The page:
Ayling is what in Britain is called a "glamour model," specializing in scantily clad or topless photo shoots. She has appeared in British tabloids and worked around Europe.
She told Italian police she does about four photo sessions a month, often abroad, and had just returned from Dubai when the Milan job was scheduled.
Green said the Milan photo shoot seemed legitimate. The person who made the booking had "a website, previous pictures, details of his studio, details of what the shoot was going to be, times, locations, fee — everything," he said.
But the day after Ayling was due to return, Green says he received a ransom demand for $300,000.
Ayling told police she first met Herba, a 30-year-old Polish national, briefly when she was brought to Paris for another modeling job, to promote motorcycles, earlier this year and he came to pay her cab fare at the airport.
After his arrest in Milan, Herba told police that he cancelled the Paris job when he realized that a group of three Romanians affiliated with the alleged criminal group intended to kidnap Ayling, his official statement says.
He said he called the model's hotel, pretending to be the photographer hired to work with her, to say his equipment had been stolen.
Herba, who has British residency and speaks English, provided an account just as detailed as Ayling's and more incredible.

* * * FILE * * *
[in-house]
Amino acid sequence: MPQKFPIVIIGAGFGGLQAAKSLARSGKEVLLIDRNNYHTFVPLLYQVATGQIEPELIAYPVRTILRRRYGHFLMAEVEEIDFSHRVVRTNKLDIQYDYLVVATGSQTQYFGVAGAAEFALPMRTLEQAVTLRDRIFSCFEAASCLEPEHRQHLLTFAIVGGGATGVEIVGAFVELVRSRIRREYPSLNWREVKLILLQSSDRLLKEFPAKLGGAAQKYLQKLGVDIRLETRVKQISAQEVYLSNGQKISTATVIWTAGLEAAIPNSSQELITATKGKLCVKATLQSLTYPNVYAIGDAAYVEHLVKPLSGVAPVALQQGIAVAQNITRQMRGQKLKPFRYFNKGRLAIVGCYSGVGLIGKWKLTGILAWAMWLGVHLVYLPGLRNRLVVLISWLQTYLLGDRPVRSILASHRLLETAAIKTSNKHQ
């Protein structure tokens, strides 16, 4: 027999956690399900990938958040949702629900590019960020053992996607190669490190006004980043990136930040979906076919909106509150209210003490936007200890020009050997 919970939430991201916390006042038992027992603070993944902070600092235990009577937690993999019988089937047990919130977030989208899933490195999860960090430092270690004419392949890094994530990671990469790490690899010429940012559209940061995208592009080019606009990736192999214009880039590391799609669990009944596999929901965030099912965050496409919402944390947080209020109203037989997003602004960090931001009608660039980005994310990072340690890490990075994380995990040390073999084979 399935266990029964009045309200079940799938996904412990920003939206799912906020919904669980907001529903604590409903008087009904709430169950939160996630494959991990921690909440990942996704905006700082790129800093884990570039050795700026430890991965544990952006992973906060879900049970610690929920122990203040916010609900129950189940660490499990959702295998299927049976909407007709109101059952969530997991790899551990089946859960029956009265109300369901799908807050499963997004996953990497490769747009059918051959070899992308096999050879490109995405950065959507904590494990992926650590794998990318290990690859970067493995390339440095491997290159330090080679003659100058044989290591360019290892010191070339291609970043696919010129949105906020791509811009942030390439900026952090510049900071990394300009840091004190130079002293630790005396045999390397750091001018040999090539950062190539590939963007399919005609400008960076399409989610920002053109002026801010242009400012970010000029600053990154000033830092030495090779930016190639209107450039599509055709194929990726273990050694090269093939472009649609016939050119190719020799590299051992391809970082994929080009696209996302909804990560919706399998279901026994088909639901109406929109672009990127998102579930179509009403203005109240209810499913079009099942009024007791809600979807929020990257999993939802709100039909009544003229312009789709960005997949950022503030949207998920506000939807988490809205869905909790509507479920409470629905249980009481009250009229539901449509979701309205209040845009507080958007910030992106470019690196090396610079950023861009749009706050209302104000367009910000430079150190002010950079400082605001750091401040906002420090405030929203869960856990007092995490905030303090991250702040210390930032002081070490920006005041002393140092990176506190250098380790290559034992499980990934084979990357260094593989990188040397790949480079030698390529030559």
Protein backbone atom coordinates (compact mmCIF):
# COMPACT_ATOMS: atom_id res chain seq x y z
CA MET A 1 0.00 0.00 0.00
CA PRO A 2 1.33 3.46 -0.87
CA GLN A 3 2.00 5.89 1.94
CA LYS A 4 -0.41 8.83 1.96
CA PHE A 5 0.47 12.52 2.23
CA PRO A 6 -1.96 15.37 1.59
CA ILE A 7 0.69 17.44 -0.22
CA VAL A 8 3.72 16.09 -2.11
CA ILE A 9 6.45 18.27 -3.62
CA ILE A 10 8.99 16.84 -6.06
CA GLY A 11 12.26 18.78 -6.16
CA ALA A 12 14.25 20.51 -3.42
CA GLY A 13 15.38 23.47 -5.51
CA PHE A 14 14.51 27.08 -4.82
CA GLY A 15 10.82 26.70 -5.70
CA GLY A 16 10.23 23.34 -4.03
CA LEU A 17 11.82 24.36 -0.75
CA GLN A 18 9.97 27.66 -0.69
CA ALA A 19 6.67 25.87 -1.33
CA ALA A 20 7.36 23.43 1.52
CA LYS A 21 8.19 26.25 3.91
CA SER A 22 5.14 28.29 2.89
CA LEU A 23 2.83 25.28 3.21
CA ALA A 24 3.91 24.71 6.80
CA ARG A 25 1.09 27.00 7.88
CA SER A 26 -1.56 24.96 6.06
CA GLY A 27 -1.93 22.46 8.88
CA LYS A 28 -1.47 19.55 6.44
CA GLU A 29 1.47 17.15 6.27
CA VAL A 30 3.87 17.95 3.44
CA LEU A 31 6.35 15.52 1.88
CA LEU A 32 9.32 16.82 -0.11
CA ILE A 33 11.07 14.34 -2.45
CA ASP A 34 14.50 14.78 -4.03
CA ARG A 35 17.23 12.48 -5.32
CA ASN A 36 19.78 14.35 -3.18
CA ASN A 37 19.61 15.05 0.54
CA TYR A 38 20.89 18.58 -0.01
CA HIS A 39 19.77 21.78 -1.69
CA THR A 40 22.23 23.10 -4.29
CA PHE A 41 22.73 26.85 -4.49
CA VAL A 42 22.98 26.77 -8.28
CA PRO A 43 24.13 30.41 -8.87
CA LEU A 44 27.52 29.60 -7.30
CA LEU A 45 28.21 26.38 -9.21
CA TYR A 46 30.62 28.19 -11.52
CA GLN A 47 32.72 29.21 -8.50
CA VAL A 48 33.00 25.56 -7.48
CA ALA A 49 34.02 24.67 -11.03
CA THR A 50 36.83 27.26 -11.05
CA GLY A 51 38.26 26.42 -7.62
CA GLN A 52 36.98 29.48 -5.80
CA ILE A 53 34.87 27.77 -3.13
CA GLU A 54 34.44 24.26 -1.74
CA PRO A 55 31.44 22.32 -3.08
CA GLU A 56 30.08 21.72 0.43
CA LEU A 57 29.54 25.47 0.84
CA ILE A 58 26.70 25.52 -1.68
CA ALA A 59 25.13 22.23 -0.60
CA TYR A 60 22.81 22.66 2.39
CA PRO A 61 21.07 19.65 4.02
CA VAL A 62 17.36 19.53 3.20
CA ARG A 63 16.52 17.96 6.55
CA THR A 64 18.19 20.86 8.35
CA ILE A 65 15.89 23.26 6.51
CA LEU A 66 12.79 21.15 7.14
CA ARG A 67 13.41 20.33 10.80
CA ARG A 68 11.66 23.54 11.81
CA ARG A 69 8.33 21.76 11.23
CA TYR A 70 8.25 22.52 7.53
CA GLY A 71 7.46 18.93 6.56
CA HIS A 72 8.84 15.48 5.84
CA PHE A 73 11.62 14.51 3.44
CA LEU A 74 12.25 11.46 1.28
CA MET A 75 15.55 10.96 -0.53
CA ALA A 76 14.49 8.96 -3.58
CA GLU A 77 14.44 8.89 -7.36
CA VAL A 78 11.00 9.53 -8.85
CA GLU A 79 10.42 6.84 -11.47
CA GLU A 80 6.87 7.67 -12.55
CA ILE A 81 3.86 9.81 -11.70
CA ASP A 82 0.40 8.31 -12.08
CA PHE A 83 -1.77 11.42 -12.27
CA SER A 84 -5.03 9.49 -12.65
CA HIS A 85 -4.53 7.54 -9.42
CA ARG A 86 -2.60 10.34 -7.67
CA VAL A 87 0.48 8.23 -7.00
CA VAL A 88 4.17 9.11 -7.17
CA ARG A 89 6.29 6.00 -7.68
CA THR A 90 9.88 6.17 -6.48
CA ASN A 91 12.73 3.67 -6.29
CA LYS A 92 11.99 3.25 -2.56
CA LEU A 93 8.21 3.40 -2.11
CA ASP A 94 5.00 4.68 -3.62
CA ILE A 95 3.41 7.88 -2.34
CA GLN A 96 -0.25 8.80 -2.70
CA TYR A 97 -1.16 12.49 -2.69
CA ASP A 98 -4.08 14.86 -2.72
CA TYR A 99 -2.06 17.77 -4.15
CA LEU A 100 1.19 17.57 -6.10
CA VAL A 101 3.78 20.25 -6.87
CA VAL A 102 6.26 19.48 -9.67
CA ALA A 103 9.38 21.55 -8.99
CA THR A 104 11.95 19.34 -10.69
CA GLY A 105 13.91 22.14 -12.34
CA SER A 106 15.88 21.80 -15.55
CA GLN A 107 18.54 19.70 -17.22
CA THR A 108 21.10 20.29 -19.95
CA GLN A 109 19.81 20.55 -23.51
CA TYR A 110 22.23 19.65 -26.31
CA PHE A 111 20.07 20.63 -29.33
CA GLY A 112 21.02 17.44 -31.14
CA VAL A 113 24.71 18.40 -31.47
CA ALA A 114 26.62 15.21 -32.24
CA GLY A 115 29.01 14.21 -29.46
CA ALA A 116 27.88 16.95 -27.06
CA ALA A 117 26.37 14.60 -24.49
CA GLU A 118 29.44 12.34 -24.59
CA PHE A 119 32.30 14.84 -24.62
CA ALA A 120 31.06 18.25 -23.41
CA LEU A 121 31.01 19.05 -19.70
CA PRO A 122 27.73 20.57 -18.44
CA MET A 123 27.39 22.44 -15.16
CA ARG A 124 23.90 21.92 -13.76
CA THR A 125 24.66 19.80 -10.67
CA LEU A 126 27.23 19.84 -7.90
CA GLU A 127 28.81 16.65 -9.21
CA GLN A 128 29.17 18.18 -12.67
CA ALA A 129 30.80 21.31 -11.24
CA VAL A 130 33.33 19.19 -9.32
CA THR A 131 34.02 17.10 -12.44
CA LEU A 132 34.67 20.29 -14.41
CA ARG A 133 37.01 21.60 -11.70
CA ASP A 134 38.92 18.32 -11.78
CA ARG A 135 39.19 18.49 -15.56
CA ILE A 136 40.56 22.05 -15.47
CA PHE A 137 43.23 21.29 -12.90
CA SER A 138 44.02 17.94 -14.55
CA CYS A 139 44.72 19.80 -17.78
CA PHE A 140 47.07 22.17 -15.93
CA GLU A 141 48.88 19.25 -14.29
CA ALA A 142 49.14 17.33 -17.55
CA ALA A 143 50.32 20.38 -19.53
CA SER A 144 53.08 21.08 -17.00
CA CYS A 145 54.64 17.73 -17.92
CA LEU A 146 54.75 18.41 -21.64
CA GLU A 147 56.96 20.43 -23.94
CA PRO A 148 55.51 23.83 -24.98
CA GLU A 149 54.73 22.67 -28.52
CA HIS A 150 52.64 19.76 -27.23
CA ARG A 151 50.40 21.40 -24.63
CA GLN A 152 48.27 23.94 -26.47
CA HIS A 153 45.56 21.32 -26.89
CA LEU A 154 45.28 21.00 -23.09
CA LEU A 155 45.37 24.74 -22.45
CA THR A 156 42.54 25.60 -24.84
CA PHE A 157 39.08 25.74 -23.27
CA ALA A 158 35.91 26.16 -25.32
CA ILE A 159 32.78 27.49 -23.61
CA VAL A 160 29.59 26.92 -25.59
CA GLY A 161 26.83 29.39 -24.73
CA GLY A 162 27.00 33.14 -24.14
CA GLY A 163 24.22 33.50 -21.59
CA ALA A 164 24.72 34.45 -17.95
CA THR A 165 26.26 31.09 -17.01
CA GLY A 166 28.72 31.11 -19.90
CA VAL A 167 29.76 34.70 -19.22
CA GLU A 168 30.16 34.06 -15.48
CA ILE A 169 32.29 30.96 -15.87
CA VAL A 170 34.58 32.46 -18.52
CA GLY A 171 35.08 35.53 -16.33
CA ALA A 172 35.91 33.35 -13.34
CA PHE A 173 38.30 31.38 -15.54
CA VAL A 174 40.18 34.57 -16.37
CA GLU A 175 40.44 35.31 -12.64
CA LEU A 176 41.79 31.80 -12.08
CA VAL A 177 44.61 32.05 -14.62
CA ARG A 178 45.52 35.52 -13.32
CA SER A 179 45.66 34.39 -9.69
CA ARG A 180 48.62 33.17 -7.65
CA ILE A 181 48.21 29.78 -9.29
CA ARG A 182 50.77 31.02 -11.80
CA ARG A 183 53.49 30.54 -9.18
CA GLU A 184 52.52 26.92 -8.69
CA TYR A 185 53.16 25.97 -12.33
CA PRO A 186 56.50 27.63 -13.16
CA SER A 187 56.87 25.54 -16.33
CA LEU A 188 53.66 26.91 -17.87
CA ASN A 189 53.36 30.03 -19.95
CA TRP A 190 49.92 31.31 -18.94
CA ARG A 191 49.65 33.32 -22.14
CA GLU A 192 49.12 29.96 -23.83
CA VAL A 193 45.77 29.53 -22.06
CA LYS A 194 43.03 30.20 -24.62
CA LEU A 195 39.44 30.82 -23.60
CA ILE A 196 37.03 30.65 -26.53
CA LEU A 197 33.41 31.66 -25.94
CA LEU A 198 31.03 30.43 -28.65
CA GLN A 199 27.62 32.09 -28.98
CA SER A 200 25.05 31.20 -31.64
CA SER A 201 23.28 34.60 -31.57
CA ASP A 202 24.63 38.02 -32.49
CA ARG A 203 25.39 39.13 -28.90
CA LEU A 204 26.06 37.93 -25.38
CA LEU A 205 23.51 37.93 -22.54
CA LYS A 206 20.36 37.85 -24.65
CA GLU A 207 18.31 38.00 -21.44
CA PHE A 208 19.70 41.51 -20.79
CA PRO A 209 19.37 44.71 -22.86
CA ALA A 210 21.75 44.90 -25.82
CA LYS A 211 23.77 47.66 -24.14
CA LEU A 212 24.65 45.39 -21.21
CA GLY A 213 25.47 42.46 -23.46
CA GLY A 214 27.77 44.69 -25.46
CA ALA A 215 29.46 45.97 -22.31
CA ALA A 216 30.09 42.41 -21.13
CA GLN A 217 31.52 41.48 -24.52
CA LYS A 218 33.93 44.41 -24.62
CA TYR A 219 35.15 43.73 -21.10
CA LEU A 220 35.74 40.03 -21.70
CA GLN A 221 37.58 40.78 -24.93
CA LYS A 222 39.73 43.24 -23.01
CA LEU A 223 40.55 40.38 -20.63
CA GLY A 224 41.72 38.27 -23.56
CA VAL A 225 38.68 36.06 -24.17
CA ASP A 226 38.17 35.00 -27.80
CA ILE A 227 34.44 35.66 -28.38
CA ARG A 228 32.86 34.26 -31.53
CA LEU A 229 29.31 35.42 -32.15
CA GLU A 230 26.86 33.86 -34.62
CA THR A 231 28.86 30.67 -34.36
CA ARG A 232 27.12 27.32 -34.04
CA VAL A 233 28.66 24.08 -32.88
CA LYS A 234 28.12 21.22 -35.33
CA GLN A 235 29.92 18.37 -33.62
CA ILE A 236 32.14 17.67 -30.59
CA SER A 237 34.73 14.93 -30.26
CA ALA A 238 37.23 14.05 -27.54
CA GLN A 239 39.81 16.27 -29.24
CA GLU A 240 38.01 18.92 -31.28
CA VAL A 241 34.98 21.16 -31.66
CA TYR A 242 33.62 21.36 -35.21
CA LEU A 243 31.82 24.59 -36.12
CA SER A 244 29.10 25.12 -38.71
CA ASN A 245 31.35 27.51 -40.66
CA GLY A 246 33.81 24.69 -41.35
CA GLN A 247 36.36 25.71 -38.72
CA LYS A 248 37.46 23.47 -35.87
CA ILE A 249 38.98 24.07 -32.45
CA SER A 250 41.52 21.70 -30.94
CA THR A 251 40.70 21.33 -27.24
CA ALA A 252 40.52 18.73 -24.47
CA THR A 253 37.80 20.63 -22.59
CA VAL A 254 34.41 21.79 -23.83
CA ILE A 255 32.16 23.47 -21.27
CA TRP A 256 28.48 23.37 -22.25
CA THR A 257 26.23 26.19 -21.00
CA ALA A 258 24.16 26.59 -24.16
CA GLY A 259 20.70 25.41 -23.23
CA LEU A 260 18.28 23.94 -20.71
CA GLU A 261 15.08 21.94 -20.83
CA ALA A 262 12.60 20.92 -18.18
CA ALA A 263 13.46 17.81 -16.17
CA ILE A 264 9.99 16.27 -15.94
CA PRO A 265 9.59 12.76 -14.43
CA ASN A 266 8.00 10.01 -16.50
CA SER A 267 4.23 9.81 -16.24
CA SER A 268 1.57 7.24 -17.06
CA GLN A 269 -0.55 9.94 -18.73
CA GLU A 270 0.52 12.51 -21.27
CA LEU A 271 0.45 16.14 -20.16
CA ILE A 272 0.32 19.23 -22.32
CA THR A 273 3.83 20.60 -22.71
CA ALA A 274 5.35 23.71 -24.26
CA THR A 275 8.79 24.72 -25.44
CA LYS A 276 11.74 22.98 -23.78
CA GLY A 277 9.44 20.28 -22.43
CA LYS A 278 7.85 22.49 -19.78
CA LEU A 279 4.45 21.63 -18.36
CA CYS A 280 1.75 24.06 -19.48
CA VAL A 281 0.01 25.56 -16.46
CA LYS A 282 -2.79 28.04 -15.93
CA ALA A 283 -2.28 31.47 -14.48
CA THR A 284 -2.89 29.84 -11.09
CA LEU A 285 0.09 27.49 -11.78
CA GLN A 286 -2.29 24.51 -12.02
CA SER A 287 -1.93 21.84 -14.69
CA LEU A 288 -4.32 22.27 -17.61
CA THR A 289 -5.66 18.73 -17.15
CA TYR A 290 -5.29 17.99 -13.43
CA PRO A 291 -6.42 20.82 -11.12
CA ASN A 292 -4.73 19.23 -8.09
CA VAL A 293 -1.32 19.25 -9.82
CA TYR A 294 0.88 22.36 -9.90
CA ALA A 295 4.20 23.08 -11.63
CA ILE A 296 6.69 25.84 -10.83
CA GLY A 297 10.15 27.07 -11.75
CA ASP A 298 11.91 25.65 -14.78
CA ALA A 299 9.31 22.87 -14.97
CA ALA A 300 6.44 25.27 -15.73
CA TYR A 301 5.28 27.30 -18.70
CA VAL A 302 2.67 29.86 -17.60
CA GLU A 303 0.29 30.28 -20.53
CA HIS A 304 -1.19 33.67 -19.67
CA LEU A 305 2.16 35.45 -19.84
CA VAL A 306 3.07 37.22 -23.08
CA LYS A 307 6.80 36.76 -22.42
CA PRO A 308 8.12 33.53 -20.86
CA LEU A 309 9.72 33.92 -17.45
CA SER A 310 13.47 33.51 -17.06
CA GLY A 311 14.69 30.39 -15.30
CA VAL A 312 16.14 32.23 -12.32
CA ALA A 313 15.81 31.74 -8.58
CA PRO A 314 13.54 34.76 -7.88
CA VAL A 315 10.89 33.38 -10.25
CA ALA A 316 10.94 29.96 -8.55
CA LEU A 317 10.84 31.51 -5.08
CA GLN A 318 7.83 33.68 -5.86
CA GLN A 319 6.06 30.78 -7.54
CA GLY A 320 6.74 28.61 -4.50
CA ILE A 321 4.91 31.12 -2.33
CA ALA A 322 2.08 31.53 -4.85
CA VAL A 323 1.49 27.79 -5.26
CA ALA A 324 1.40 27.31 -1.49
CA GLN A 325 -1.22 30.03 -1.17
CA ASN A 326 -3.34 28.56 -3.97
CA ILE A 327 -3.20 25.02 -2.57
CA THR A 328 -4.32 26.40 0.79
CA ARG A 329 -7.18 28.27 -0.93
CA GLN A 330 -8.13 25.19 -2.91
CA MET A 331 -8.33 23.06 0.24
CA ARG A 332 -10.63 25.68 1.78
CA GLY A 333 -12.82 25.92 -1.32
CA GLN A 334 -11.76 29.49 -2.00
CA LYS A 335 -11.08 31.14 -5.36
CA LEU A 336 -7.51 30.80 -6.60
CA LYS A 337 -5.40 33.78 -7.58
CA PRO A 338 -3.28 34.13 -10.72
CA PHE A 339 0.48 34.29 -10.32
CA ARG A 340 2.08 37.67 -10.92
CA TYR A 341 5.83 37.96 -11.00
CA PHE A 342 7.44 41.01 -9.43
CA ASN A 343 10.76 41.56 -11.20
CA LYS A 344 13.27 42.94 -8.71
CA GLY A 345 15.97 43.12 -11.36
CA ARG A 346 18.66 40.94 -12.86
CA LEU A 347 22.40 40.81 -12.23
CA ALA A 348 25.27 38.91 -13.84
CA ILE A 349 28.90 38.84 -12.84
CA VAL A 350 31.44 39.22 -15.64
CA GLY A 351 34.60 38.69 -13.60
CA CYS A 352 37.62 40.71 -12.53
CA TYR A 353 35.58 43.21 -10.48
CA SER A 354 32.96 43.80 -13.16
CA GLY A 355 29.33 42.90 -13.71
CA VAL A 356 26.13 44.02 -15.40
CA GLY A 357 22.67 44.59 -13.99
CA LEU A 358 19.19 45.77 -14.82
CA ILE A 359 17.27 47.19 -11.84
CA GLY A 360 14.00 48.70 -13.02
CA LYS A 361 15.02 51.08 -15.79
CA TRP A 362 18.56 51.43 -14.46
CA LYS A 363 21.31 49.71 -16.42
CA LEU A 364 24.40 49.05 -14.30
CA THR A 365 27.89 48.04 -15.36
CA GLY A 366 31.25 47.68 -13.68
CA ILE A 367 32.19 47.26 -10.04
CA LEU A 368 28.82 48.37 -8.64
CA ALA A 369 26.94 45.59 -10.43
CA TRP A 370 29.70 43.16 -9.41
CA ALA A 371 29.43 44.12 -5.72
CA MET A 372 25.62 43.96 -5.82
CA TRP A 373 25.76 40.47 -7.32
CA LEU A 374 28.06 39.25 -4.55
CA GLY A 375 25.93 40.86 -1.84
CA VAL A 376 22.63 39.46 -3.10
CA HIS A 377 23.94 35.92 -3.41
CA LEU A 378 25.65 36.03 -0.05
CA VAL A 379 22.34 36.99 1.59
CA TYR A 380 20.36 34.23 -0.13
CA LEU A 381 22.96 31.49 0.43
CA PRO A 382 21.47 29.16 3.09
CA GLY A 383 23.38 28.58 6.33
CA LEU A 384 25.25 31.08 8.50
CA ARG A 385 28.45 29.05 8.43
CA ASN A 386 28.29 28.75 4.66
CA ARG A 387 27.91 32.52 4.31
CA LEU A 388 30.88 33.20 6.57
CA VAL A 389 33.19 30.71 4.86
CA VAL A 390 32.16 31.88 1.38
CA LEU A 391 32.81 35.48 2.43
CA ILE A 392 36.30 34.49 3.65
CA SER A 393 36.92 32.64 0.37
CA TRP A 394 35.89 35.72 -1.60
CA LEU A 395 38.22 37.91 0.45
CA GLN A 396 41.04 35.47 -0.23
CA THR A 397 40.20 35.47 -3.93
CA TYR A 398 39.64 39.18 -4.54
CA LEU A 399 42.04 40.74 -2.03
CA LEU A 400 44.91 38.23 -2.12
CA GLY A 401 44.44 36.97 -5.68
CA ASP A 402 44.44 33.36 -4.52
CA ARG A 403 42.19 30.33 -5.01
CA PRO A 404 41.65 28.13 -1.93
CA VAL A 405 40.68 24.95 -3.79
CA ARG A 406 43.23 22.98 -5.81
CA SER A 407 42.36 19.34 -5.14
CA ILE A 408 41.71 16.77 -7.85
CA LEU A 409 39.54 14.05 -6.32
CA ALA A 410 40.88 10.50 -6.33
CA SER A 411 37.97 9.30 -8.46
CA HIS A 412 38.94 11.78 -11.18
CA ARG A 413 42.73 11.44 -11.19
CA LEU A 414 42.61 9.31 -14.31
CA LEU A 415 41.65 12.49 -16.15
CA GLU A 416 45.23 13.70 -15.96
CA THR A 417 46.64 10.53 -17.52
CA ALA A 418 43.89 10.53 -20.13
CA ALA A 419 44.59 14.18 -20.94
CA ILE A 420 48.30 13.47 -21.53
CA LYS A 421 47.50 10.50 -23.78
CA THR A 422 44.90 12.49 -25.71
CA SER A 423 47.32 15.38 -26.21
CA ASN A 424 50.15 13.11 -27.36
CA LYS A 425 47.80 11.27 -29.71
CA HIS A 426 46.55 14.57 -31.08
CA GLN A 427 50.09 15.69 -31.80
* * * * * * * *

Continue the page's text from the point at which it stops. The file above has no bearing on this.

He told investigators that the Romanians hired him to rent properties around Europe to store garments they intended to sell. He said he was drawn into the kidnapping scheme to raise money to treat his leukemia.
The Milan investigators expressed incredulity at the 500,000 pounds ($649,000) Herba said he was paid to rent the properties. They also said he did not provide the names of doctors or other evidence he illness.
The suspect also claimed he did not participate in Ayling's kidnapping. He told police he came to her aid when he saw her photos posted with an online auction. He said she was free to go once the Romanians had abandoned the farmhouse, but that she stayed.
Ayling told police that after a couple of days, Herba removed the handcuffs. From that point on they slept in the same double bed, but he did not assault her or demand sex, she said. She said she did not flee because Herba told her members of the group were watching and she feared for her life.
Herba told Ayling that higher-ups in Black Death were upset she had been abducted because she is the mother of a small child, according to court documents.
He also reassured her he would find a way to free her. At one point, he told her he had bid 250,000 euros for her in the dark web auction, the model told investigators, and that she would have to pay another 50,000 euros once she was released.
Her captor also informed her of Black Death's supposed conditions for her release: publicizing its activities, never speaking ill of the group and getting British police to drop any investigations of it.
Pesce said the reported ordeal had left Ayling traumatized and that she is cooperating fully with police "not only for her case," but to help if the group has other victims.
"She understands that there is a bigger picture," he said.